Washington Nationals: Five possible starting pitching trade targets

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WASHINGTON, DC - OCTOBER 11: General manager Mike Rizzo of the Washington Nationals looks on during batting practice against the St. Louis Cardinals during Game Four of the National League Division Series at Nationals Park on October 11, 2012 in Washington, DC. (Photo by Patrick McDermott/Getty Images)
WASHINGTON, DC - OCTOBER 11: General manager Mike Rizzo of the Washington Nationals looks on during batting practice against the St. Louis Cardinals during Game Four of the National League Division Series at Nationals Park on October 11, 2012 in Washington, DC. (Photo by Patrick McDermott/Getty Images) /
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Washington Nationals Chris Archer
ST. PETERSBURG, FL – JULY 9: Chris Archer #22 of the Tampa Bay Rays throws in the first inning of a baseball game at Tropicana Field on July 9, 2018, in St. Petersburg, Florida. (Photo by Mike Carlson/Getty Images) /

Chris Archer

Chris Archer has been involved in trade rumors for multiple seasons now, but the Tampa Bay Rays have yet to be swayed by an offer. He’s been supplanted as the ace of the staff by Blake Snell, however, and could be more available than ever before for the Washington Nationals.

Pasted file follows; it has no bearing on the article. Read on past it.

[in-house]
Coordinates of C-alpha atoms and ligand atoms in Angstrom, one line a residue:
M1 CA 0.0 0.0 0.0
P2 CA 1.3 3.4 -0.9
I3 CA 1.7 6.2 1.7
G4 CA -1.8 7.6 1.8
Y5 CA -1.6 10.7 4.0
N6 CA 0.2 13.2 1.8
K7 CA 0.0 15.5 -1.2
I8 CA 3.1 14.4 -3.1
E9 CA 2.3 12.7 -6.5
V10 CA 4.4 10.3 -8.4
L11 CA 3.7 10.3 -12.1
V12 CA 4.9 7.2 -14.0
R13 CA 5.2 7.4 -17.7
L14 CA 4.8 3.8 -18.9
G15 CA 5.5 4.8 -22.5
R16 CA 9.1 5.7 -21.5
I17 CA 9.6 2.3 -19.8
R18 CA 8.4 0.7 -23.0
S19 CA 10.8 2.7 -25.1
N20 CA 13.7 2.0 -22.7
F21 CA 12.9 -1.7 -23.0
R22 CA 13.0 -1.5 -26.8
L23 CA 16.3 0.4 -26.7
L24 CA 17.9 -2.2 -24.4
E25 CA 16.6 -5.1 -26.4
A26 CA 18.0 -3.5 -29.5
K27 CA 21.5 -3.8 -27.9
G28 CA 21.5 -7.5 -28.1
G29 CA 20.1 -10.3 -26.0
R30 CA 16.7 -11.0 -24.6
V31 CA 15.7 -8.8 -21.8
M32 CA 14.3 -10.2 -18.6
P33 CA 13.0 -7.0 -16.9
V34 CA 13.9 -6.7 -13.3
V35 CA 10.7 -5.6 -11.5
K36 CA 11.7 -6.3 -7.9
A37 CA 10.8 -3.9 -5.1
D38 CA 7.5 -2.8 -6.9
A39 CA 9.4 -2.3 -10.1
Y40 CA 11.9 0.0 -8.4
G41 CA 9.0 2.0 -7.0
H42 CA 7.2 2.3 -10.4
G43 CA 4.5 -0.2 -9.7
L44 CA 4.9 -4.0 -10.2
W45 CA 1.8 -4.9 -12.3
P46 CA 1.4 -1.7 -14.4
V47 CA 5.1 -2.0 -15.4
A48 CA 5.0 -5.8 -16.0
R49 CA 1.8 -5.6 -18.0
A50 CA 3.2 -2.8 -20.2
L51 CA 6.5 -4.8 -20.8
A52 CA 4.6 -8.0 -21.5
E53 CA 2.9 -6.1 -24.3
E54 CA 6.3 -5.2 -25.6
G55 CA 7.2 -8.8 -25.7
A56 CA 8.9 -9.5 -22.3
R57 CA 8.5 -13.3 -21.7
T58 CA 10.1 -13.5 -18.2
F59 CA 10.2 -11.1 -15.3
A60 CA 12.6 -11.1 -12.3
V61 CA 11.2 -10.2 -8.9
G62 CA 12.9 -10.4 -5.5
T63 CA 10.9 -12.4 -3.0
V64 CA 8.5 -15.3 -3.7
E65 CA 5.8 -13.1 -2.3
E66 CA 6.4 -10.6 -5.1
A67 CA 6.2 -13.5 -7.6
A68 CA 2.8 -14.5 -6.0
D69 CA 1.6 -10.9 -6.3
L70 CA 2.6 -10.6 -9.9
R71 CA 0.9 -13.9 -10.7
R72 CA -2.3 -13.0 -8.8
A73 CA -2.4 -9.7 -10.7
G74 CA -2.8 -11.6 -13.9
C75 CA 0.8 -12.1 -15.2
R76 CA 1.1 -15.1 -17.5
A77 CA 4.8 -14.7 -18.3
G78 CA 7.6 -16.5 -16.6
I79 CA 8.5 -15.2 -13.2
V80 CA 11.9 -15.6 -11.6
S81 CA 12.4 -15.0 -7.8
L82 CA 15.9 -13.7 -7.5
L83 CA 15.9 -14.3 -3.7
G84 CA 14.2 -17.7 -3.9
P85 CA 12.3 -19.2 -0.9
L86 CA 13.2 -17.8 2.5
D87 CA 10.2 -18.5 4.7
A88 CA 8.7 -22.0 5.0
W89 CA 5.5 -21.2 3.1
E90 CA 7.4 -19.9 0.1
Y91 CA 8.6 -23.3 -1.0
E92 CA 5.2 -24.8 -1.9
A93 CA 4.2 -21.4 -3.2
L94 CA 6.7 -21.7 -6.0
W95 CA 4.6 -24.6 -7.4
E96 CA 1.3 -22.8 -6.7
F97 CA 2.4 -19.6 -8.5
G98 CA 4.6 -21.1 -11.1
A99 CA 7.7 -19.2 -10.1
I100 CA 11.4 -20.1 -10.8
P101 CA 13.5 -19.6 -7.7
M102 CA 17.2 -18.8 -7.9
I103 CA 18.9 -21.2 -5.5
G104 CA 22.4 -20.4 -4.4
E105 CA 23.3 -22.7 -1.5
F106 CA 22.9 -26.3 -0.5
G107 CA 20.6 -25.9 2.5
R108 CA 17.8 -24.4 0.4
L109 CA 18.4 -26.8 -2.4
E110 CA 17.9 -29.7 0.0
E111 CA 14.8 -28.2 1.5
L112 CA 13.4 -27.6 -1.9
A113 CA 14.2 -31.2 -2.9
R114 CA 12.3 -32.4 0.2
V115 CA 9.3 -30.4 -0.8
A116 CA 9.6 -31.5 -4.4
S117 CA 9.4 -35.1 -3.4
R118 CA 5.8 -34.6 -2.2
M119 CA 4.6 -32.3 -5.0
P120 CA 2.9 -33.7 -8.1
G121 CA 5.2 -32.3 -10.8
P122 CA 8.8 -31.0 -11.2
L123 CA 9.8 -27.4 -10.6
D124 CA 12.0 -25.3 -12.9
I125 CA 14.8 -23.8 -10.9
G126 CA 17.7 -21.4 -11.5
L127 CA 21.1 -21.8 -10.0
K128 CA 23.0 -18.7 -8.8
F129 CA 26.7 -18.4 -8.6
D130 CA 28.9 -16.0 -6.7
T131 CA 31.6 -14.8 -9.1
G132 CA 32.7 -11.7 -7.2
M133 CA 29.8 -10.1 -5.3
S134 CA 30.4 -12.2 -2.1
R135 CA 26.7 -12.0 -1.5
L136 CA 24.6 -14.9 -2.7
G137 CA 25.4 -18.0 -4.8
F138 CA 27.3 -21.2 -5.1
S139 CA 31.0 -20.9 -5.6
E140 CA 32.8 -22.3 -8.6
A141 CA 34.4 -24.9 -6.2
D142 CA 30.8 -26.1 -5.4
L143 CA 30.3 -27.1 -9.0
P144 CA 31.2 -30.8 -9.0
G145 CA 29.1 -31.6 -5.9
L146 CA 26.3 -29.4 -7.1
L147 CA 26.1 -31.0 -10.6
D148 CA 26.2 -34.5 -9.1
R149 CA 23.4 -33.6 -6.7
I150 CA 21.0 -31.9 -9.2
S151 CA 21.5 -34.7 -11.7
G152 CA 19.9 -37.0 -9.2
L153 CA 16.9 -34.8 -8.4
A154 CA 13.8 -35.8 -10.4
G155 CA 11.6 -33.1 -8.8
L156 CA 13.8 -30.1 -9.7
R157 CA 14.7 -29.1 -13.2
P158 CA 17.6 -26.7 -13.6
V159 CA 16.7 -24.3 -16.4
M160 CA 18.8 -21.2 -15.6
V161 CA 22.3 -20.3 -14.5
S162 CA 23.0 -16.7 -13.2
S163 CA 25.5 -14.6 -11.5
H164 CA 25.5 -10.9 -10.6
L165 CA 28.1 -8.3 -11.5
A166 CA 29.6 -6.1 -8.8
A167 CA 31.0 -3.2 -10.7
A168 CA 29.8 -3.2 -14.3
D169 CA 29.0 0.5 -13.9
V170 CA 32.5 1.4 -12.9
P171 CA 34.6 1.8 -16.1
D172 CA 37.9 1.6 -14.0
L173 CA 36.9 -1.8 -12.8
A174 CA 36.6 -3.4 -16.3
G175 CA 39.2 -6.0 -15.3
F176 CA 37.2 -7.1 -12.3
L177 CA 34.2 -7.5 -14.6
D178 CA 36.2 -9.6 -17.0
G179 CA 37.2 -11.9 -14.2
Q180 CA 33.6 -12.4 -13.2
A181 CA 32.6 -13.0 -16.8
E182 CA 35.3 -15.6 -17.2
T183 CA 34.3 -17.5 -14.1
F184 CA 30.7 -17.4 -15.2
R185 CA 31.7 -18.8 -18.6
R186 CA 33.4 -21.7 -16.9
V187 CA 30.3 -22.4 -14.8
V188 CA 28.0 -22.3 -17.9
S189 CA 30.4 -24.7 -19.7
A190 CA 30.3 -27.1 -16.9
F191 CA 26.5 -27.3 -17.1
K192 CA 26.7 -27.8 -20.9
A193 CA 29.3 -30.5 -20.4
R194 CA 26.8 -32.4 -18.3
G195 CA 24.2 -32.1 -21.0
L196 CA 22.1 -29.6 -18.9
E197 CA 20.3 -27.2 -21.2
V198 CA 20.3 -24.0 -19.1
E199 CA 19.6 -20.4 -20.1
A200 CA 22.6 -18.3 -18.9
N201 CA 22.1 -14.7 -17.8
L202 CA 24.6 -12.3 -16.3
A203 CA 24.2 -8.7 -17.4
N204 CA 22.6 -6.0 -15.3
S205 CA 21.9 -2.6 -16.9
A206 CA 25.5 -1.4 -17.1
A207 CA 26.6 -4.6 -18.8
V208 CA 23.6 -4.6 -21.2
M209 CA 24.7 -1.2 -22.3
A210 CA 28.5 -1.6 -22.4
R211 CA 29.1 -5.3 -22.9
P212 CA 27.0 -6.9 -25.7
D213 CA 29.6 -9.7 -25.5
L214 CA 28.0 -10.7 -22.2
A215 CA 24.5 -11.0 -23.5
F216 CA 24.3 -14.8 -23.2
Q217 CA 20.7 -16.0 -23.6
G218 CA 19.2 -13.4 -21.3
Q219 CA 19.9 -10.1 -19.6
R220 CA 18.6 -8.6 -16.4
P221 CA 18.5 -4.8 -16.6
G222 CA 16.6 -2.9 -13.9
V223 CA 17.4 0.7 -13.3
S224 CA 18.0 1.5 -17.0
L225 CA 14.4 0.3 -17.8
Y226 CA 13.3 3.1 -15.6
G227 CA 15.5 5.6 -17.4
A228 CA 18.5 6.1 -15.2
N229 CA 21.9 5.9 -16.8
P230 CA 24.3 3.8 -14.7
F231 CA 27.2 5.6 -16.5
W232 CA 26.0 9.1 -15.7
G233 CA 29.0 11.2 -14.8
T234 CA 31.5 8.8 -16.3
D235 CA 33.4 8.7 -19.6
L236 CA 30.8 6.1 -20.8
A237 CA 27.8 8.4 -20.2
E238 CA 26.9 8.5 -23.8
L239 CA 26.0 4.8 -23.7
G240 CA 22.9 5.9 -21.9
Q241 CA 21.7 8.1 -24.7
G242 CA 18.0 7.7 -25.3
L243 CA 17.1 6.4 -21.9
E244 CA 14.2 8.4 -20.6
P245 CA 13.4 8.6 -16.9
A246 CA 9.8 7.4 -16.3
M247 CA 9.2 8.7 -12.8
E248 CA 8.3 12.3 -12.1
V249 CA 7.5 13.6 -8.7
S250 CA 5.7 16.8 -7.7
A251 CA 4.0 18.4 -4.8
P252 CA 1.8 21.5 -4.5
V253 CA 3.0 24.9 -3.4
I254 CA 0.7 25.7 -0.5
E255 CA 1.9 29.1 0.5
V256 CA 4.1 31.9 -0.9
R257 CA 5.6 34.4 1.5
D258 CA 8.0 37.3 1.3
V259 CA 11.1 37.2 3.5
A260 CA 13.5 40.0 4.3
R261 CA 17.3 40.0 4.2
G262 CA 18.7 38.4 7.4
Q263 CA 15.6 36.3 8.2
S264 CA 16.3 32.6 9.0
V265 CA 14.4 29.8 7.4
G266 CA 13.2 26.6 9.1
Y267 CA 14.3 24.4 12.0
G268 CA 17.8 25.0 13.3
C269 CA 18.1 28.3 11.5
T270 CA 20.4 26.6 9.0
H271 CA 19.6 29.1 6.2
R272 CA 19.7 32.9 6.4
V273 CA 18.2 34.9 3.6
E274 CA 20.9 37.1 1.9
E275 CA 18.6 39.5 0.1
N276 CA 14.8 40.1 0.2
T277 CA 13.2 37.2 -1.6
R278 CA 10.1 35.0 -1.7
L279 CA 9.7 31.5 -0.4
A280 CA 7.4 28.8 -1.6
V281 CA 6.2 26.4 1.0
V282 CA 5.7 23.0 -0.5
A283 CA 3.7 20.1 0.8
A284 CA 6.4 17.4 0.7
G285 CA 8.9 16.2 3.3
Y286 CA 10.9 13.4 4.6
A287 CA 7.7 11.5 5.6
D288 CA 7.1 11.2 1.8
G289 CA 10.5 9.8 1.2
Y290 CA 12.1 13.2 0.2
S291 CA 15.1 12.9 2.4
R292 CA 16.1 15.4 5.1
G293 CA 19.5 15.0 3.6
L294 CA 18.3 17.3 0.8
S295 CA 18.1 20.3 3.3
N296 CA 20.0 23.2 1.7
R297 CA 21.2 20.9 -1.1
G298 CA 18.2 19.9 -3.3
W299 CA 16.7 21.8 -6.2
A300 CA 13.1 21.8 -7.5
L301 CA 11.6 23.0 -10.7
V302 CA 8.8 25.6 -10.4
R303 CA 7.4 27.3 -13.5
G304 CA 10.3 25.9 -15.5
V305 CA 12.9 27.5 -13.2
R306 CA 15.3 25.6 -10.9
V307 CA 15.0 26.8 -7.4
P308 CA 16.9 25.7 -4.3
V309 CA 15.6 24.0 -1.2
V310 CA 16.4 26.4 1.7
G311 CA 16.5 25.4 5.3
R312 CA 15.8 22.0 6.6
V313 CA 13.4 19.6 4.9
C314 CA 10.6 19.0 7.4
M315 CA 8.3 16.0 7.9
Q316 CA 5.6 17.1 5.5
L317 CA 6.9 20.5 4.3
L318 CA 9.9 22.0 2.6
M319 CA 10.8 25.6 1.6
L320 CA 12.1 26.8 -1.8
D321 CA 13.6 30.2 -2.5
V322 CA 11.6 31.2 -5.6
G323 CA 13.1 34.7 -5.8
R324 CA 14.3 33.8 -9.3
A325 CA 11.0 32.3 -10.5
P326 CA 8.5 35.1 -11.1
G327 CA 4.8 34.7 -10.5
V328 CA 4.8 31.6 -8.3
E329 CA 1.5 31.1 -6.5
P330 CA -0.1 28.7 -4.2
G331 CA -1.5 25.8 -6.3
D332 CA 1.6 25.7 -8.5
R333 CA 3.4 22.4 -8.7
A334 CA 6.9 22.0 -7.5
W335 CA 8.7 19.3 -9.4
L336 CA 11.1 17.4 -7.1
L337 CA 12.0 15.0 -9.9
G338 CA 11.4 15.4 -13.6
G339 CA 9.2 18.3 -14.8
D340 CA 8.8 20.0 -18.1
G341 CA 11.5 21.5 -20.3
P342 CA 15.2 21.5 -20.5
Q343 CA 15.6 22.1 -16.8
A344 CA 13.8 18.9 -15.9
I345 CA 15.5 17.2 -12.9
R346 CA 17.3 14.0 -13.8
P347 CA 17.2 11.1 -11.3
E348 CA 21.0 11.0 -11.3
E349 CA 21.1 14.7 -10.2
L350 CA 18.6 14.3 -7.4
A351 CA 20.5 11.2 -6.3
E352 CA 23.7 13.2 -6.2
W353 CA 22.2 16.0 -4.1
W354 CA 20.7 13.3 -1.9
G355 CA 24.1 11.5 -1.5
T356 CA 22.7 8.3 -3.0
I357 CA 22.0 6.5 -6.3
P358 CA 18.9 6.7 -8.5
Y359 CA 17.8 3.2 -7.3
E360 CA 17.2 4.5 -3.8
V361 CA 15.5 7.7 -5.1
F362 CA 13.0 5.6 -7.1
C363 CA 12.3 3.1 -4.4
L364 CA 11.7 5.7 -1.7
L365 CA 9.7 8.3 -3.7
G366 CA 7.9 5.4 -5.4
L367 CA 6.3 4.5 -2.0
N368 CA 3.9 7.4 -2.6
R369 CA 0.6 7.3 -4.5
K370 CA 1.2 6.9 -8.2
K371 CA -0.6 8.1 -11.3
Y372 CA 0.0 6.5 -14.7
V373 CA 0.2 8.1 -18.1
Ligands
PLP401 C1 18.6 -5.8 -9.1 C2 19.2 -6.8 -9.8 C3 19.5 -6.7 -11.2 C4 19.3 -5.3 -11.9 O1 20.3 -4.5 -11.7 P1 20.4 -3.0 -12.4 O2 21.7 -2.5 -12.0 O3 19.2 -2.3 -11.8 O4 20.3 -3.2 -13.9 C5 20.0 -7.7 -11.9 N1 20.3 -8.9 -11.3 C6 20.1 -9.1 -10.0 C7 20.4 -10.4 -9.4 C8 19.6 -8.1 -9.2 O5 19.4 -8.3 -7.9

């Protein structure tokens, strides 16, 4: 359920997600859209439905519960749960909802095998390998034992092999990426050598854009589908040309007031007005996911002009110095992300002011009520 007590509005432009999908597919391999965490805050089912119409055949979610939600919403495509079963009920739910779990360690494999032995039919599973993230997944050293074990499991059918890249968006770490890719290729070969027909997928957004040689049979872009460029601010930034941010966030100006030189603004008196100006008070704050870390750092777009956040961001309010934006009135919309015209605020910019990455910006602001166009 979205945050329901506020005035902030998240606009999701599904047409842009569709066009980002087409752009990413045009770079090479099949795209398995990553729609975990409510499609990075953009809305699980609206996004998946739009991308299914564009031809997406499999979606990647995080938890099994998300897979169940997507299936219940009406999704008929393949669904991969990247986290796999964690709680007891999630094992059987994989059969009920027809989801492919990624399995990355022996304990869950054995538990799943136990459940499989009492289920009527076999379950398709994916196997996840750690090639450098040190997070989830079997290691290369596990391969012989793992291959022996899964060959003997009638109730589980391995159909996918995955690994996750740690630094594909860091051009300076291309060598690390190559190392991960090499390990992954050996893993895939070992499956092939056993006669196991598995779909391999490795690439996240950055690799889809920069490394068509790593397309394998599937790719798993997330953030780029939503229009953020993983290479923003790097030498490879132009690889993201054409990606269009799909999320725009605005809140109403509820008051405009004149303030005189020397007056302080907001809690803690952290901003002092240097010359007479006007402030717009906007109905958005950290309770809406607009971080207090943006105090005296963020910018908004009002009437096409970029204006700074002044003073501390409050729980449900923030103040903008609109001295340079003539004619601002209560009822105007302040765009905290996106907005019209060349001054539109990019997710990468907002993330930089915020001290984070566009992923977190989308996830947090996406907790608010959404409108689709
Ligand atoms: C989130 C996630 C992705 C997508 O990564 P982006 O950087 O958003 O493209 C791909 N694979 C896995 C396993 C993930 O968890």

The right-hander is having a difficult season, going 3-4 with a 4.41 ERA in 14 starts this season. His less than dominant displays on the mound could make him even more expendable, despite the Rays having a winning record.

Archer is an intriguing option for the Nationals because he offers so much upside. With a change of scenery, he could return to putting up ace-like numbers like he was doing a few seasons ago. He would also seemingly benefit from a switch to the National League.

Because Archer is under team control through the 2021 season, it’s going to take a significant prospect return from the Nationals. If Wilson Ramos is included in the deal, top SS prospect Carter Kieboom might not be enough to get it done. The Nats would probably still need a couple more prospects from their top 10.

The Nats could also consider Archer’s rotation colleague Nathan Eovaldi, who is pitching well in a resurgent season coming back from major injuries.

Eovaldi is actually having a better year than Archer and is only signed through the rest of the year. But obviously, Archer’s upside and controllability make him more desirable overall.

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